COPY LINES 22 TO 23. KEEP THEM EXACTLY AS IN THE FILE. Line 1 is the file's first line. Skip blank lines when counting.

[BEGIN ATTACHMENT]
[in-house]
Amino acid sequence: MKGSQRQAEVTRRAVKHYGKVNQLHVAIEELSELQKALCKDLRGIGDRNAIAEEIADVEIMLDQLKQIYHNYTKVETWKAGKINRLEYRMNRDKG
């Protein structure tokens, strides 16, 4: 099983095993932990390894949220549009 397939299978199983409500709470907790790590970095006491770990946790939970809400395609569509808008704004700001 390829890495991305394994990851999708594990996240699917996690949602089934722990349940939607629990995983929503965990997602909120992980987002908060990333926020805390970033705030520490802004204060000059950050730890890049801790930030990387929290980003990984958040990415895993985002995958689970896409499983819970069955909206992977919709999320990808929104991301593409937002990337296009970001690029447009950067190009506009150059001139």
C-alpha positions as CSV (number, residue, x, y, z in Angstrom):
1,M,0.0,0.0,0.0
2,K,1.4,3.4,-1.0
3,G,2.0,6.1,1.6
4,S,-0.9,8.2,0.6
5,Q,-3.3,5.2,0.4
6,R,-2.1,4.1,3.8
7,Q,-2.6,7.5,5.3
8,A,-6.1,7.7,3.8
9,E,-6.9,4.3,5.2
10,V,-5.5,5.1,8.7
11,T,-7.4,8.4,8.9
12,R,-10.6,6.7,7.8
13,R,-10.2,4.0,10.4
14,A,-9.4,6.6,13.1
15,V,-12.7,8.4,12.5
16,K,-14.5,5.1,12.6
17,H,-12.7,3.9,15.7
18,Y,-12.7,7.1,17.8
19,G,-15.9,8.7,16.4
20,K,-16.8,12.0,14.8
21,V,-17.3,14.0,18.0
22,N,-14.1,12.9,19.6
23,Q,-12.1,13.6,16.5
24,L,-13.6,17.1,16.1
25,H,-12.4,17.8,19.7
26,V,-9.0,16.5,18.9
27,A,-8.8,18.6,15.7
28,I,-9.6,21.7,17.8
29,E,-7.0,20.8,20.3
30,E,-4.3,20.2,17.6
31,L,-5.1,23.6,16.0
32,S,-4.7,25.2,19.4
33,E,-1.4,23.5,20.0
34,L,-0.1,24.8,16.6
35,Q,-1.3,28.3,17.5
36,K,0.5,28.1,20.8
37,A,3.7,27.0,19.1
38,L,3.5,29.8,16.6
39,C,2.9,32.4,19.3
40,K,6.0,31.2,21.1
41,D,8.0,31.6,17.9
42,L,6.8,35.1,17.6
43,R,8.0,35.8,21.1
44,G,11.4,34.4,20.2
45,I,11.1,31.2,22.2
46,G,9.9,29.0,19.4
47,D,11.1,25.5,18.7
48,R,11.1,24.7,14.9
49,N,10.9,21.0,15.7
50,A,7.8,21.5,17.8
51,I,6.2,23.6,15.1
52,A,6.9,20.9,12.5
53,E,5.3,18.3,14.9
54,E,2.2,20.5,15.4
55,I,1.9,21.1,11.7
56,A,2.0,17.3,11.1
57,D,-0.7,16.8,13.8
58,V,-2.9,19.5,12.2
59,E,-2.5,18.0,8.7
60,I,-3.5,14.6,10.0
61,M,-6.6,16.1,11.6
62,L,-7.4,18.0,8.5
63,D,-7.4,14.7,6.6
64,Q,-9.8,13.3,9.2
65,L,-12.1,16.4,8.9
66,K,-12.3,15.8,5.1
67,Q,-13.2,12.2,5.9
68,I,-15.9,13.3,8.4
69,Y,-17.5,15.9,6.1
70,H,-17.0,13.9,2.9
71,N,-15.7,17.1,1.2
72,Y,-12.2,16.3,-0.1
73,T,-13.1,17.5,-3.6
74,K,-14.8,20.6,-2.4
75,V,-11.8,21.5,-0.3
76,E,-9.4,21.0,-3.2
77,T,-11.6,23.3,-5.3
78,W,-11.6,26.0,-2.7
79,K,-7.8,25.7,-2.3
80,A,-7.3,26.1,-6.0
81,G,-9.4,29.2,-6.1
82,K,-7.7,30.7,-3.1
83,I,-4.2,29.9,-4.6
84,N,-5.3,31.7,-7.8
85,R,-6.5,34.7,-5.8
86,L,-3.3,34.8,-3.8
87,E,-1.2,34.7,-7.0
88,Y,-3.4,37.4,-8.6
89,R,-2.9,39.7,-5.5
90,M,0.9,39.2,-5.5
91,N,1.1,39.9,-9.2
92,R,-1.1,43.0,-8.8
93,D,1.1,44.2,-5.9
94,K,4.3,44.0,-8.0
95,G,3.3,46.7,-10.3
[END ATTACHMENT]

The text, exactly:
18,Y,-12.7,7.1,17.8
19,G,-15.9,8.7,16.4